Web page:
JohnW
 

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Quote:
Originally posted by JeffGoos
jhue,


You are implying the module only does UHF, not VHF. Does this thing do TV channels 2-13?
Sorry I wasn't clear. As others have already said, it does tune VHF. CBS-HD where I live is on channel 8, not on UHF, and the module pulls it in better than any analog channel (channels 3, 5, 7, 10, and 13 where I live). I was just pointing out a channel tuning limitation in some early software. It's not a very good NTSC tuner, but for some, the convenience outweighs any degradation in PQ. And if you're receiving locals from Dish, anything's an improvement.


-Jonathan
 

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I think as far as analog reception is concerned, your antenna will have a much greater effect than the choice of tuner. I've compared analog tuners in the 8vsb module, a Matrox PC card and a 5 year old Sony Trinitron. I believe the 8vsb does a little better than the Sony and the PC card is not too far behind. A big improvement was had when I upgraded my antenna (especially for UHF analog channels). I started with a rooftop Radio Shack combo and was suffering from ghosts on UHF and interference on VHF (your typical FM interference). I replaced the UHF portion with a Winegard 9085, reduced the number of elements on the VHF portion to 4, added a mast-mounted pre-amp (a CM 7778 with a build in FM trap) and raised the whole thing another five feet higher. Now my UHF comes in much better (almost as well as a strong VHF signal) and the VHF PQ is better than cable. I'm about 15 miles from the tower but surrounded by trees and hills.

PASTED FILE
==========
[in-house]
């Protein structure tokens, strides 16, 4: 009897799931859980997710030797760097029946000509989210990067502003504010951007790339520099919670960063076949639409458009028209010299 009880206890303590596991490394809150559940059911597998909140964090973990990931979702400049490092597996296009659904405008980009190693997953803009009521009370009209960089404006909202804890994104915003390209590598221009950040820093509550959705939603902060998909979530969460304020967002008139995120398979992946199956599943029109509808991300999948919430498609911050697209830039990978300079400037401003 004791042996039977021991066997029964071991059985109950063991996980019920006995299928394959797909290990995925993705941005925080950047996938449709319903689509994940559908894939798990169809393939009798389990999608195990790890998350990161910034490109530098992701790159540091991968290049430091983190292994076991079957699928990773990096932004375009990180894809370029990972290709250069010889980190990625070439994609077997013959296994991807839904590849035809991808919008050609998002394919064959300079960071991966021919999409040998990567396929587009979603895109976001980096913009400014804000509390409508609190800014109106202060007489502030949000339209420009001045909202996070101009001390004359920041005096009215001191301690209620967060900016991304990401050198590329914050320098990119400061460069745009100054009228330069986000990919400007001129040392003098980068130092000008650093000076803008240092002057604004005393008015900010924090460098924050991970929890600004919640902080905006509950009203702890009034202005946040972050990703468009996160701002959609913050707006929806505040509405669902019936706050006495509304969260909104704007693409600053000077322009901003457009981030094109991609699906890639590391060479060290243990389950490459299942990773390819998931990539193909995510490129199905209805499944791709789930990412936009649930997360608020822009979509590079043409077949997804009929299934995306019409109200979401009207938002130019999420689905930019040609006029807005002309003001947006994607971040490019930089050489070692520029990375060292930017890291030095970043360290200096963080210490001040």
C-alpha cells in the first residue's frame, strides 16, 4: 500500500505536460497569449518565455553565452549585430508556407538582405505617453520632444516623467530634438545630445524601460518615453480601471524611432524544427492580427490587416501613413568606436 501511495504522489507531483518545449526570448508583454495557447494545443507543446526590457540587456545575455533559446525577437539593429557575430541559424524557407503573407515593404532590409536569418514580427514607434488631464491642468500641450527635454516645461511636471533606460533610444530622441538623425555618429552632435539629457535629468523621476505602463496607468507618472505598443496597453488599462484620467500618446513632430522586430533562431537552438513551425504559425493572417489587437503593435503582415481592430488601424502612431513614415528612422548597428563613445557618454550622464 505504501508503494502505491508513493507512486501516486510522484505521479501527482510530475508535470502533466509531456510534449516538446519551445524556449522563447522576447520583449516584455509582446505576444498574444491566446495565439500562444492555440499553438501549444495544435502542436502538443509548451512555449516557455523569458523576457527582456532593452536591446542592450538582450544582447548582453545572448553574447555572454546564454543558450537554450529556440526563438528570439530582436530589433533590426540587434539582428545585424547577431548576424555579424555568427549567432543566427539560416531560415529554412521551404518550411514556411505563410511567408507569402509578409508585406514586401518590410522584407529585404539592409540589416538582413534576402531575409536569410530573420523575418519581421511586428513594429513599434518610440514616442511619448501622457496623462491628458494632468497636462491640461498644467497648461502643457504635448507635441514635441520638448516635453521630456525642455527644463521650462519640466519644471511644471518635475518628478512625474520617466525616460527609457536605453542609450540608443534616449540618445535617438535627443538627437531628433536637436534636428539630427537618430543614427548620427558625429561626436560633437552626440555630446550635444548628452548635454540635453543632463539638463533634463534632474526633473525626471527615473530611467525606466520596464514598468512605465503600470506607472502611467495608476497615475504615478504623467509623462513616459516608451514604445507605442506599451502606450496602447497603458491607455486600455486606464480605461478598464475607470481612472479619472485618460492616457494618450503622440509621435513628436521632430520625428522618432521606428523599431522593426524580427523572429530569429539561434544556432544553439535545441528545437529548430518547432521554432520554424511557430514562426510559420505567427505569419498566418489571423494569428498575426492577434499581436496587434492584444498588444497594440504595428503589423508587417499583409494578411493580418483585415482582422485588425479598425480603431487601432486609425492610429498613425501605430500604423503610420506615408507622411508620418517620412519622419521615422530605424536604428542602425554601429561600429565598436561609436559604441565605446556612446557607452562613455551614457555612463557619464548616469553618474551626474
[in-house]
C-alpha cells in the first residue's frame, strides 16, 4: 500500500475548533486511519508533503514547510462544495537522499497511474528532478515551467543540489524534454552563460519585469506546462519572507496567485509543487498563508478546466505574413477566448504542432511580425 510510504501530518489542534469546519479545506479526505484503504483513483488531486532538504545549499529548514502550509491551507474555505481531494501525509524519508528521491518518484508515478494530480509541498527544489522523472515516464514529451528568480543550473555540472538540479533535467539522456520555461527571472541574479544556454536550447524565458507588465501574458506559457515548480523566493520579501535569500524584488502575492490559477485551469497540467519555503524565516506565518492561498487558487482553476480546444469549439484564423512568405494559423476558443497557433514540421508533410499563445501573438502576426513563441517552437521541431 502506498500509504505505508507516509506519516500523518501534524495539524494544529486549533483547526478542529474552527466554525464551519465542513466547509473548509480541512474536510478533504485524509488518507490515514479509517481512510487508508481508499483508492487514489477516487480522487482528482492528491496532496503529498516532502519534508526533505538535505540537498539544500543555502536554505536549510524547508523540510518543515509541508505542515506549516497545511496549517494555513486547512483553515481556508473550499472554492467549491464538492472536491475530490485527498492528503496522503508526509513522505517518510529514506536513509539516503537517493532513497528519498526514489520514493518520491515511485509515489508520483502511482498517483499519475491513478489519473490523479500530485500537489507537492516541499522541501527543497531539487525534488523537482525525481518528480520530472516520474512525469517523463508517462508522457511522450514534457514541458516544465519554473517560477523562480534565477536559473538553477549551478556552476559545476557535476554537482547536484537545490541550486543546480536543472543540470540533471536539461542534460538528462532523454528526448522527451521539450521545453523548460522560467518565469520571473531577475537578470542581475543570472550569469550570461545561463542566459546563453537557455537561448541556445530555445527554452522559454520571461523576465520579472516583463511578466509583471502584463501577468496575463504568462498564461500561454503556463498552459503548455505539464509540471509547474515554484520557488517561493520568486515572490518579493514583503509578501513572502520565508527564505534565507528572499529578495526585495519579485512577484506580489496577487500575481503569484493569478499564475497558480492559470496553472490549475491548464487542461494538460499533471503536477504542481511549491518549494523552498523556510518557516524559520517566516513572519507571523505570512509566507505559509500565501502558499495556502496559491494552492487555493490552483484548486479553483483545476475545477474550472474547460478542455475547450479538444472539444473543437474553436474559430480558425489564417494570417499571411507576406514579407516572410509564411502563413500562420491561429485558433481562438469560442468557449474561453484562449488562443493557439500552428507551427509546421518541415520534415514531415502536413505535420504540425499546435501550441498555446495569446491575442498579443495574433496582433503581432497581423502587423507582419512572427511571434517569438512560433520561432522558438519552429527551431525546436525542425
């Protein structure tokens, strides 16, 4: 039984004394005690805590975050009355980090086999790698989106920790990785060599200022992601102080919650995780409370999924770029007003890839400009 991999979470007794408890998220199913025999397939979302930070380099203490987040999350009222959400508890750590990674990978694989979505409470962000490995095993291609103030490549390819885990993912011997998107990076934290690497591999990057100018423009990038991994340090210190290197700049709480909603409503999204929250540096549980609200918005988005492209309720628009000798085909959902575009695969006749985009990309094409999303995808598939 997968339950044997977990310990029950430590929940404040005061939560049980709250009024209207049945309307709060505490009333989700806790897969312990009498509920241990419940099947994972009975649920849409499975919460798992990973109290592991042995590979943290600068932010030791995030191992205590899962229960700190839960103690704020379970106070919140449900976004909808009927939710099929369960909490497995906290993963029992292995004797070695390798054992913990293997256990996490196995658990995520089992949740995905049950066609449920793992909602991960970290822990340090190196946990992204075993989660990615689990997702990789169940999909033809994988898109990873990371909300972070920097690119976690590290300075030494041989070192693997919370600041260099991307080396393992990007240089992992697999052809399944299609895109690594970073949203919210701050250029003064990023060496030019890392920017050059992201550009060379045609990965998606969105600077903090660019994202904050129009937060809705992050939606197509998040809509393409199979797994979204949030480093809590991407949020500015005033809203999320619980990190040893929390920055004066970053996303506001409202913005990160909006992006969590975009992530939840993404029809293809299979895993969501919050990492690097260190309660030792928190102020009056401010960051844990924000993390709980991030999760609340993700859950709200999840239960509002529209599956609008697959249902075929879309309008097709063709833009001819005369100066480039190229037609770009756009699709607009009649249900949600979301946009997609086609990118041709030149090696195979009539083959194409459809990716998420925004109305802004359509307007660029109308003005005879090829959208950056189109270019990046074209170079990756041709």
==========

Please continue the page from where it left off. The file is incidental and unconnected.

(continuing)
Ofcourse, the only time I watch VHF analog is when tuning into the local PBS station (not DTV yet). I often watch UHF analog (FOX, WB, PAX, and a few others). The big networks are digital which come in extremely well with great color and clarity. And ofcourse the OTA HD stuff from CBS and ABC is outstanding (you will not see a better PQ anywhere else on some of this stuff).


Like everyone else I do notice the soft picture when watching non-HD digital via the component outputs. I believe the upconversion can be improved and most newer TVs will do a better job of this if you feed them via the S-Video inputs. I hope they correct this problem in a future software upgrade.


I can stronly recommend this receiver. But if you want good OTA analog, you should be more concerned with your antenna.
 

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Quote:
It's not a very good NTSC tuner, but for some, the convenience outweighs any degradation in PQ.
I tune in my local WB analog via the 6000 8vsb and it looks as good as any analog I have ever seen. It definitely is far superior to anything I have seen off AT&T cable.
 

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I just did a quick hook up of the 6000 with OTA module no sat dish set up yet. When I acess the set up menu and click on local channels it says you need a OTA module call dish. Must the sat dish be wired up in order to make the OTA work. The manual says damage could ocurr to module and recevier if receiver not set up for download. Why would damage occurr to either
 

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You have to get a signal on the receiver before you can do anything. The Dish 6000 requires that you receive a signal from the satellite and then download the operating system and setup (this is done automatically, check your installation instructions)


Once the download is complete and the receiver is online, you'll be able to set up your local channels. Incidentally, the Dish 6000 still requires a satellite signal to use the OTA module. Both of either of these situations is the root of your problem.
 

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Quote:
Originally posted by dsiegel
Must the sat dish be wired up in order to make the OTA work.
Yes.

Quote:


The manual says damage could ocurr to module and recevier if receiver not set up for download. Why would damage occurr to either
Older versions of the software (before the module was released) would not turn on the fan in the OTA module, so the module would overheat. That's why you should download the latest version of the software. That'll happen automatically when you install your dish.


-Jonathan